Ahh New York… There is no other city like it in the world.
I have been to cities all over the world but I consider New York home. There is an electricity that resonates from it and an excitement when you are in it.
I am a born and bred New Yorker. Born in Brooklyn, grew up in the burbs, worked in the city my entire professional career. There is more to being a New York CIO then knowing the best pizza joints or being able to curse like it is my first language.
Being a New York CIO means having to hustle every day. New York CIOs are always on the go. Rushing from meeting to meeting; doing things at 100mph. There is no slow pace for us. We operate at light speed. We talk fast, think fast, work fast. Anything less and we are left behind. We are product of the environment we work in and live it. A city that is always on – 24×7. Going from uptown to downtown in a blink of an eye.
We are the CIOs that have survived blackouts, blizzards, protests, strikes of varying sorts and 9/11. We tend to walk around with a little more gusto than those who have not experienced such events and can brag how we got through it. We wrote the book on disaster planning .
It is true, if you can make it here you really can make it anywhere….
Is there a rule of thumb for the number of IT staff to the number of end users? No.
No two companies are the same. If that were the case there would be a hard and fast rule we all would follow. So comparing the ratios of man to machine will not determine the correct ratio. IT staffing ratios might come into play in larger companies. Efficiencies of scale coupled with segregation of job responsibilities allow larger companies to trend those ratios to some pretty high numbers. But even in these cases I would be cautious.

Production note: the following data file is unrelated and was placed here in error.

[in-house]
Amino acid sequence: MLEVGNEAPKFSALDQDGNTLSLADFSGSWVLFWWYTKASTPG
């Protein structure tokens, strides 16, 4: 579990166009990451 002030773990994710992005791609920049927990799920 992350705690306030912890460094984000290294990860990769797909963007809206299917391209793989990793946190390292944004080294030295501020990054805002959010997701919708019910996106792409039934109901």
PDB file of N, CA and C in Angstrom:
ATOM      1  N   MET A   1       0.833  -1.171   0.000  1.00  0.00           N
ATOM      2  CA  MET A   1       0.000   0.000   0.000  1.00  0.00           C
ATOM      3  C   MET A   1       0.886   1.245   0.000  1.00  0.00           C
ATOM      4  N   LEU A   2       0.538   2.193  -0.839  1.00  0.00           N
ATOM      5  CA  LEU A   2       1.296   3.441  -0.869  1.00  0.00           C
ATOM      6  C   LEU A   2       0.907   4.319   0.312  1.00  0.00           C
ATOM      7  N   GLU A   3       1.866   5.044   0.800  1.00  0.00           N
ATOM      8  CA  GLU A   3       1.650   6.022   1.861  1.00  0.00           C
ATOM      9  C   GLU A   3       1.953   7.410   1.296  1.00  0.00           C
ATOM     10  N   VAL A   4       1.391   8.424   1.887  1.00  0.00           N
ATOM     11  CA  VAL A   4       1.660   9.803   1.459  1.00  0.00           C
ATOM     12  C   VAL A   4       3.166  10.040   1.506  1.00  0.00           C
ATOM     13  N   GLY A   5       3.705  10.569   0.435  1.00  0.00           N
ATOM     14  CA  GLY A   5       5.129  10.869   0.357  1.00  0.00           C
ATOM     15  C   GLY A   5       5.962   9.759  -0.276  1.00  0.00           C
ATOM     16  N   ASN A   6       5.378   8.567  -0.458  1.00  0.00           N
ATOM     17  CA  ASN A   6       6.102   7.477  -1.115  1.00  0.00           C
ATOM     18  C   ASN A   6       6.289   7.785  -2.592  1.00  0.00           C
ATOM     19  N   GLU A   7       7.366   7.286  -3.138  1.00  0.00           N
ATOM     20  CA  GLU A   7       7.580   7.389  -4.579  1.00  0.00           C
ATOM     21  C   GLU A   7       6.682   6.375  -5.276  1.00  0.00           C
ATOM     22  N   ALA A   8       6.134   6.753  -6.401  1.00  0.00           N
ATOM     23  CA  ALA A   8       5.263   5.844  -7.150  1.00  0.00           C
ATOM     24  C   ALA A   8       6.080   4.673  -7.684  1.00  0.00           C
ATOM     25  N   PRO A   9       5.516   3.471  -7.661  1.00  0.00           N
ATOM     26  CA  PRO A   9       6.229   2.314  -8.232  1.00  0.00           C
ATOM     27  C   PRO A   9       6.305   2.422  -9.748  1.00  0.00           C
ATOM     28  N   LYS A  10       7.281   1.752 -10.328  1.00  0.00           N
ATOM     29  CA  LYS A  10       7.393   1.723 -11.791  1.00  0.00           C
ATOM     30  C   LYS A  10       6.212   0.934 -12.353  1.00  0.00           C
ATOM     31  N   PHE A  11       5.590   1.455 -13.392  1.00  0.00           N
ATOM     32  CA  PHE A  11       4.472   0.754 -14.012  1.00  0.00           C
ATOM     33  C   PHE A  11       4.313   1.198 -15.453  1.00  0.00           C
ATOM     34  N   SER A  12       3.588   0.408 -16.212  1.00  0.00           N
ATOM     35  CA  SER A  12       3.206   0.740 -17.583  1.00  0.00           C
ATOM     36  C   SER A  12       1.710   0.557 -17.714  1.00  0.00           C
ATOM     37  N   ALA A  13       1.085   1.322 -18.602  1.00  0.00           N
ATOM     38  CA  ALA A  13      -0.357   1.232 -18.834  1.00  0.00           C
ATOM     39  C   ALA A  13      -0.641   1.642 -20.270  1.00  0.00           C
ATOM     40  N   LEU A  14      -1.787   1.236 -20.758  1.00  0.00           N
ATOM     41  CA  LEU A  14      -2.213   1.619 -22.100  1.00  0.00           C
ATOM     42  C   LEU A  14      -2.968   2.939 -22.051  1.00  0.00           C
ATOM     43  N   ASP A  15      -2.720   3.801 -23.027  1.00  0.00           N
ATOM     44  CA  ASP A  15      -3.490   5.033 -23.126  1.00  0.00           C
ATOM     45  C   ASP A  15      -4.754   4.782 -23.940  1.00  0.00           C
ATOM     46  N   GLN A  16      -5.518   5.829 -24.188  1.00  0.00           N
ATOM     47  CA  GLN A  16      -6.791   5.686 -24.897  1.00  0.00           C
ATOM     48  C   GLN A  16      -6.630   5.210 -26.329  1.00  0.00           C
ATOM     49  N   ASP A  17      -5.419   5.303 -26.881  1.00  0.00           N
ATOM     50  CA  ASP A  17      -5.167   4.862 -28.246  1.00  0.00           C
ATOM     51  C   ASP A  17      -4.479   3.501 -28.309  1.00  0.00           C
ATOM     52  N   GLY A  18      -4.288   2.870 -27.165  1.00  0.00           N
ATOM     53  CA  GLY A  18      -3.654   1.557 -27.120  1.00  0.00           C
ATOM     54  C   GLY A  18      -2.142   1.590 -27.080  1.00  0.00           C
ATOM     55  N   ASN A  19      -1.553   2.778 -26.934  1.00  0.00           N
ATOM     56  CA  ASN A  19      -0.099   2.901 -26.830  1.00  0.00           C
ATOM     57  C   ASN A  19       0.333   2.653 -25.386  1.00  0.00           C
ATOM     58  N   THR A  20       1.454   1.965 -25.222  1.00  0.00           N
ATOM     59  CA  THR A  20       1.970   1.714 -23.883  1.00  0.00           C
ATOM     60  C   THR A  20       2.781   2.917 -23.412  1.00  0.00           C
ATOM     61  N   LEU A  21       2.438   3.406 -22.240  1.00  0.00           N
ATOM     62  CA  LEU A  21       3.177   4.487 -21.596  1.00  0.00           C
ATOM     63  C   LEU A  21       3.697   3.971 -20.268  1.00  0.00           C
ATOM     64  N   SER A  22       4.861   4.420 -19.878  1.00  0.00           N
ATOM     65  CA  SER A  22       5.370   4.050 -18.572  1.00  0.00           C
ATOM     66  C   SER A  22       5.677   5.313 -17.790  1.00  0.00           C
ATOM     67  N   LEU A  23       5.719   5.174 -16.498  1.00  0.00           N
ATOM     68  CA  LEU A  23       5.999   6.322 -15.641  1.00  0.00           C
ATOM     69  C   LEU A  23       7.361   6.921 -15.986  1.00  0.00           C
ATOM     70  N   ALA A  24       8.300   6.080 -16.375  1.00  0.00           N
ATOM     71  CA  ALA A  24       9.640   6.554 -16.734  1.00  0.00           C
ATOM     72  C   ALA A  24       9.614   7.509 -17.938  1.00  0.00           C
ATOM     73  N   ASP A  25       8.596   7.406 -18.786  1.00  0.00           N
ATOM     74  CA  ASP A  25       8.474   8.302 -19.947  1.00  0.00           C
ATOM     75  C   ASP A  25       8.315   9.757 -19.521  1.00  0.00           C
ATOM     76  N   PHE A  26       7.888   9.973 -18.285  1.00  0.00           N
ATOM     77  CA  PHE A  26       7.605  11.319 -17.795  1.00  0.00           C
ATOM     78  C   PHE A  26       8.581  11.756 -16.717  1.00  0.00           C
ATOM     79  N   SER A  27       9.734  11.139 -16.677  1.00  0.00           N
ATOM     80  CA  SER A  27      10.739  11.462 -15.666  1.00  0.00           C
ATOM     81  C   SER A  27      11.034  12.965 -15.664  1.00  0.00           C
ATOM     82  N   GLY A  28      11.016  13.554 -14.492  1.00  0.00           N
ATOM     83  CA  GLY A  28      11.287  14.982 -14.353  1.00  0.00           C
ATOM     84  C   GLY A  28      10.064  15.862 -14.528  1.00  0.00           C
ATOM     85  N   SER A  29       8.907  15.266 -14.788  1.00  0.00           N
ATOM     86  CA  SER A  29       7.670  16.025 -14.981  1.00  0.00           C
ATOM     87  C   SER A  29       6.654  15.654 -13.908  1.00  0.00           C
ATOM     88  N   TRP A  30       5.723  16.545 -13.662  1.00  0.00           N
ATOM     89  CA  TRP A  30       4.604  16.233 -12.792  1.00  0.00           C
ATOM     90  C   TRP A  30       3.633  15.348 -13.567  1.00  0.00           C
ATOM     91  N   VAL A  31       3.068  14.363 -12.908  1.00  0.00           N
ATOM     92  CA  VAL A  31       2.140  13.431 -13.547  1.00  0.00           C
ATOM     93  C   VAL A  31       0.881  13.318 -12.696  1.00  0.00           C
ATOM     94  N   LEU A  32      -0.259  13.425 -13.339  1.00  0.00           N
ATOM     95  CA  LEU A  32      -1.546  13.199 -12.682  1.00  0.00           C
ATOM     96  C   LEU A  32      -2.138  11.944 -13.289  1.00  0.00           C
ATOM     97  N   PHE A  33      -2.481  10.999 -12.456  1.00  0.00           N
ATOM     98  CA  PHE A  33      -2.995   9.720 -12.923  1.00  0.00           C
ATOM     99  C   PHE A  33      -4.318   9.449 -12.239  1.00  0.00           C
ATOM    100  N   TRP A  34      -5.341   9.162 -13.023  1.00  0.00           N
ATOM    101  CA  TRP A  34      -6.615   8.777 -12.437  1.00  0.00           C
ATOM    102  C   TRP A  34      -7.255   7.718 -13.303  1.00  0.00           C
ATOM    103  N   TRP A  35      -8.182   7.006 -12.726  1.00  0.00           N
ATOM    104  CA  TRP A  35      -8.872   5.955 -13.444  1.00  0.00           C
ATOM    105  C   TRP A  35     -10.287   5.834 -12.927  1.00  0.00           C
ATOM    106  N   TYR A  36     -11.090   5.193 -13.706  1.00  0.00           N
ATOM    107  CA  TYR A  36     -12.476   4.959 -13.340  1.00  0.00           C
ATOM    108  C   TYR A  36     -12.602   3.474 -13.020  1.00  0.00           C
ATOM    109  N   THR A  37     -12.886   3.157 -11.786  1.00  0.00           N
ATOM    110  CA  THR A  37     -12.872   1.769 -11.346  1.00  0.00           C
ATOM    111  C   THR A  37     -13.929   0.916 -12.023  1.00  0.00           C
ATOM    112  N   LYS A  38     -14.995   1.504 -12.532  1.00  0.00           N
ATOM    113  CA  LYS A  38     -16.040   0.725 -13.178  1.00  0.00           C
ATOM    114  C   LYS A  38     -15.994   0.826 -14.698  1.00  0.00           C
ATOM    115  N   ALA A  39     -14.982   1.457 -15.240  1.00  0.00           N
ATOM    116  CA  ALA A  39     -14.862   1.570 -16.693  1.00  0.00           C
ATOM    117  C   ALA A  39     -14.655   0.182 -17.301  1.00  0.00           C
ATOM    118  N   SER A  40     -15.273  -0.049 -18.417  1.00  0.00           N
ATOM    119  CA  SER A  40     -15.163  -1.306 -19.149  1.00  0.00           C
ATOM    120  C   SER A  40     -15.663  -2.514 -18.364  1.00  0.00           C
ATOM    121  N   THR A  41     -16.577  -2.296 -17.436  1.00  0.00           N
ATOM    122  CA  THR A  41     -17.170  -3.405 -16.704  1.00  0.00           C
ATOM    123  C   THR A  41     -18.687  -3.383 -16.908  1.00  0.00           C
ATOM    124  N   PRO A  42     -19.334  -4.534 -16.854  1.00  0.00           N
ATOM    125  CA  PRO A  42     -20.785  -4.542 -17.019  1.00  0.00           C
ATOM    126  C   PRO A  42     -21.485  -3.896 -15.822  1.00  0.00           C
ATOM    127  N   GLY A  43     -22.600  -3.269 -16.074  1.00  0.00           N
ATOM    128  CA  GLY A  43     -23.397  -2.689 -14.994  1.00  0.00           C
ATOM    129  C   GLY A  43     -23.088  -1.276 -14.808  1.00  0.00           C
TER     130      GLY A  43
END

Take a step back and ask the following questions:
How many systems do you need to manage?
How many customized systems do you need to manage?
Is your business complex?
What is the geographic structure of your business and locations?
Do you have a standard operating environment in place?
What is the level of your infrastructure (laptops/ pcs/ servers/ printers/ backuptools, connectivity ) etc?
What is management’s approach, how much support do they want and in what time frame?
How many help desk calls are you receiving?
Are the help desk calls emergencies, regular maintenance, user errors?
Are help desk calls occurring 24×7?
Is there adequate backup to the handle workload when staff are sick, on vacation, etc?
Your answers above will determine the adequate number of IT staff to support your business environment.